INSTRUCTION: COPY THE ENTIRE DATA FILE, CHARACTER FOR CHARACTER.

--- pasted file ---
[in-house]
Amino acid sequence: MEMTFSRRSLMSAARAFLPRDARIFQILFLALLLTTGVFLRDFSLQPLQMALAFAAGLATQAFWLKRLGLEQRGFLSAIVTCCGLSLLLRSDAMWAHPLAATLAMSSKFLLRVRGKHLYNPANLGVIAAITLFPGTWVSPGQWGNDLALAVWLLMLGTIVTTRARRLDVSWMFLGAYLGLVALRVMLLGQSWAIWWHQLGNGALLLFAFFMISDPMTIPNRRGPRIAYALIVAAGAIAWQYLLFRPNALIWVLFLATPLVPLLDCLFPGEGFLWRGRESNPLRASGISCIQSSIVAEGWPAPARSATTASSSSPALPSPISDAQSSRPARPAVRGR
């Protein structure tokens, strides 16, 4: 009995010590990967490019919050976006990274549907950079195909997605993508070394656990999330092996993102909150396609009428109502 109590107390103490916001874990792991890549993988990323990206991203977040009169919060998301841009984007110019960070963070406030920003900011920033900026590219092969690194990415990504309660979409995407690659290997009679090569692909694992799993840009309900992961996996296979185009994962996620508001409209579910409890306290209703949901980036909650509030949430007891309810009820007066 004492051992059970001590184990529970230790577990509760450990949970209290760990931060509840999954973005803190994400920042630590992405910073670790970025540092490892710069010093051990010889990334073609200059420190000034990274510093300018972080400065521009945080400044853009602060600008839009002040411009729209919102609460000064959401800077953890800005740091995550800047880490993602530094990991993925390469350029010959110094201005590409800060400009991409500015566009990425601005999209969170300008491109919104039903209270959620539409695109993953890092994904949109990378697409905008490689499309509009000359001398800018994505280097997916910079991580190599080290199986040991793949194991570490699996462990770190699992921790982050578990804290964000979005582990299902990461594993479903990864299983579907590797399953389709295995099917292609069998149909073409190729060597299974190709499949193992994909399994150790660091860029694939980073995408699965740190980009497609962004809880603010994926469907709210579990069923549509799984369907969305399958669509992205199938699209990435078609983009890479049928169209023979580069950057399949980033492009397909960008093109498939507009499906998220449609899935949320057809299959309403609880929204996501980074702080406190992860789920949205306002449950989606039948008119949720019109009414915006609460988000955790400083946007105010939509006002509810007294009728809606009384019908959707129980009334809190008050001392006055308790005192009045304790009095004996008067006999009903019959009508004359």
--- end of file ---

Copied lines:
[in-house]
Amino acid sequence: MEMTFSRRSLMSAARAFLPRDARIFQILFLALLLTTGVFLRDFSLQPLQMALAFAAGLATQAFWLKRLGLEQRGFLSAIVTCCGLSLLLRSDAMWAHPLAATLAMSSKFLLRVRGKHLYNPANLGVIAAITLFPGTWVSPGQWGNDLALAVWLLMLGTIVTTRARRLDVSWMFLGAYLGLVALRVMLLGQSWAIWWHQLGNGALLLFAFFMISDPMTIPNRRGPRIAYALIVAAGAIAWQYLLFRPNALIWVLFLATPLVPLLDCLFPGEGFLWRGRESNPLRASGISCIQSSIVAEGWPAPARSATTASSSSPALPSPISDAQSSRPARPAVRGR
């Protein structure tokens, strides 16, 4: 009995010590990967490019919050976006990274549907950079195909997605993508070394656990999330092996993102909150396609009428109502 109590107390103490916001874990792991890549993988990323990206991203977040009169919060998301841009984007110019960070963070406030920003900011920033900026590219092969690194990415990504309660979409995407690659290997009679090569692909694992799993840009309900992961996996296979185009994962996620508001409209579910409890306290209703949901980036909650509030949430007891309810009820007066 004492051992059970001590184990529970230790577990509760450990949970209290760990931060509840999954973005803190994400920042630590992405910073670790970025540092490892710069010093051990010889990334073609200059420190000034990274510093300018972080400065521009945080400044853009602060600008839009002040411009729209919102609460000064959401800077953890800005740091995550800047880490993602530094990991993925390469350029010959110094201005590409800060400009991409500015566009990425601005999209969170300008491109919104039903209270959620539409695109993953890092994904949109990378697409905008490689499309509009000359001398800018994505280097997916910079991580190599080290199986040991793949194991570490699996462990770190699992921790982050578990804290964000979005582990299902990461594993479903990864299983579907590797399953389709295995099917292609069998149909073409190729060597299974190709499949193992994909399994150790660091860029694939980073995408699965740190980009497609962004809880603010994926469907709210579990069923549509799984369907969305399958669509992205199938699209990435078609983009890479049928169209023979580069950057399949980033492009397909960008093109498939507009499906998220449609899935949320057809299959309403609880929204996501980074702080406190992860789920949205306002449950989606039948008119949720019109009414915006609460988000955790400083946007105010939509006002509810007294009728809606009384019908959707129980009334809190008050001392006055308790005192009045304790009095004996008067006999009903019959009508004359």